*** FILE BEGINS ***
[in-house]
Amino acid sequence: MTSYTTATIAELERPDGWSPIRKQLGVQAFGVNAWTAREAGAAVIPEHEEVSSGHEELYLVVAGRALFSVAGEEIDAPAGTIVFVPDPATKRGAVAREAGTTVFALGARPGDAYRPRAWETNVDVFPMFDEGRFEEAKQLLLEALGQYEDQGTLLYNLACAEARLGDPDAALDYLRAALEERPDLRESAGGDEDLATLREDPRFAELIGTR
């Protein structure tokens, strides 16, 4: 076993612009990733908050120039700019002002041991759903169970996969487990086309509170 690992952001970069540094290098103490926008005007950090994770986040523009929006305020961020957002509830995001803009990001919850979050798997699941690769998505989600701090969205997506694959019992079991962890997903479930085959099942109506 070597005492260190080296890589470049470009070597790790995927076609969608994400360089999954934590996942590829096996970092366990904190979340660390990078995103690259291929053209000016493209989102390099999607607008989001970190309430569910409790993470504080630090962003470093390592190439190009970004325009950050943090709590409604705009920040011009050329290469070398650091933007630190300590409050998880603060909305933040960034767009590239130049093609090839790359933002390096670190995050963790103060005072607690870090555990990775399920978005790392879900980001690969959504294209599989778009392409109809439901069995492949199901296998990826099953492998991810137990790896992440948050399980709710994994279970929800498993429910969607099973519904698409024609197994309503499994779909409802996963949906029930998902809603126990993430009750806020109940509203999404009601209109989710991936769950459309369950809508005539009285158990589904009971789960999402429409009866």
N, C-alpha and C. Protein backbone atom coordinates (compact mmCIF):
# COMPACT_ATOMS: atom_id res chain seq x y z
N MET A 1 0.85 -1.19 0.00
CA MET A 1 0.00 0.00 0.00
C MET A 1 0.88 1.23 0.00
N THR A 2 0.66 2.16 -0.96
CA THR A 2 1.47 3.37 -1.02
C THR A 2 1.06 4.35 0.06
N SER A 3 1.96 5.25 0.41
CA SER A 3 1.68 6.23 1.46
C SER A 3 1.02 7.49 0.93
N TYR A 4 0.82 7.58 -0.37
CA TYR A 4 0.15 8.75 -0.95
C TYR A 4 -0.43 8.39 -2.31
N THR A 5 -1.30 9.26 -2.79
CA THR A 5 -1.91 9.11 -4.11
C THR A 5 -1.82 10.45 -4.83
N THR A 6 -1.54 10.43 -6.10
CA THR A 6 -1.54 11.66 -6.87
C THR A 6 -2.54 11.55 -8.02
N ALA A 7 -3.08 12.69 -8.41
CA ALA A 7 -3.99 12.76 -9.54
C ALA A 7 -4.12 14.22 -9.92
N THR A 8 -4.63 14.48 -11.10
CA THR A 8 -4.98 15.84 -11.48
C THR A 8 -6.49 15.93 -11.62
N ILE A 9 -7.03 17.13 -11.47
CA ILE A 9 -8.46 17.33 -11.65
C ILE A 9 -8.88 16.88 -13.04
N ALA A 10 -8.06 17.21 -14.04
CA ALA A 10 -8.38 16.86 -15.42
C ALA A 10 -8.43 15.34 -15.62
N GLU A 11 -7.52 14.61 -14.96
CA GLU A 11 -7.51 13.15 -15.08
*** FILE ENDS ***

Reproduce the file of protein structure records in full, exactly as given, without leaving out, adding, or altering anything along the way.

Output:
[in-house]
Amino acid sequence: MTSYTTATIAELERPDGWSPIRKQLGVQAFGVNAWTAREAGAAVIPEHEEVSSGHEELYLVVAGRALFSVAGEEIDAPAGTIVFVPDPATKRGAVAREAGTTVFALGARPGDAYRPRAWETNVDVFPMFDEGRFEEAKQLLLEALGQYEDQGTLLYNLACAEARLGDPDAALDYLRAALEERPDLRESAGGDEDLATLREDPRFAELIGTR
């Protein structure tokens, strides 16, 4: 076993612009990733908050120039700019002002041991759903169970996969487990086309509170 690992952001970069540094290098103490926008005007950090994770986040523009929006305020961020957002509830995001803009990001919850979050798997699941690769998505989600701090969205997506694959019992079991962890997903479930085959099942109506 070597005492260190080296890589470049470009070597790790995927076609969608994400360089999954934590996942590829096996970092366990904190979340660390990078995103690259291929053209000016493209989102390099999607607008989001970190309430569910409790993470504080630090962003470093390592190439190009970004325009950050943090709590409604705009920040011009050329290469070398650091933007630190300590409050998880603060909305933040960034767009590239130049093609090839790359933002390096670190995050963790103060005072607690870090555990990775399920978005790392879900980001690969959504294209599989778009392409109809439901069995492949199901296998990826099953492998991810137990790896992440948050399980709710994994279970929800498993429910969607099973519904698409024609197994309503499994779909409802996963949906029930998902809603126990993430009750806020109940509203999404009601209109989710991936769950459309369950809508005539009285158990589904009971789960999402429409009866």
N, C-alpha and C. Protein backbone atom coordinates (compact mmCIF):
# COMPACT_ATOMS: atom_id res chain seq x y z
N MET A 1 0.85 -1.19 0.00
CA MET A 1 0.00 0.00 0.00
C MET A 1 0.88 1.23 0.00
N THR A 2 0.66 2.16 -0.96
CA THR A 2 1.47 3.37 -1.02
C THR A 2 1.06 4.35 0.06
N SER A 3 1.96 5.25 0.41
CA SER A 3 1.68 6.23 1.46
C SER A 3 1.02 7.49 0.93
N TYR A 4 0.82 7.58 -0.37
CA TYR A 4 0.15 8.75 -0.95
C TYR A 4 -0.43 8.39 -2.31
N THR A 5 -1.30 9.26 -2.79
CA THR A 5 -1.91 9.11 -4.11
C THR A 5 -1.82 10.45 -4.83
N THR A 6 -1.54 10.43 -6.10
CA THR A 6 -1.54 11.66 -6.87
C THR A 6 -2.54 11.55 -8.02
N ALA A 7 -3.08 12.69 -8.41
CA ALA A 7 -3.99 12.76 -9.54
C ALA A 7 -4.12 14.22 -9.92
N THR A 8 -4.63 14.48 -11.10
CA THR A 8 -4.98 15.84 -11.48
C THR A 8 -6.49 15.93 -11.62
N ILE A 9 -7.03 17.13 -11.47
CA ILE A 9 -8.46 17.33 -11.65
C ILE A 9 -8.88 16.88 -13.04
N ALA A 10 -8.06 17.21 -14.04
CA ALA A 10 -8.38 16.86 -15.42
C ALA A 10 -8.43 15.34 -15.62
N GLU A 11 -7.52 14.61 -14.96
CA GLU A 11 -7.51 13.15 -15.08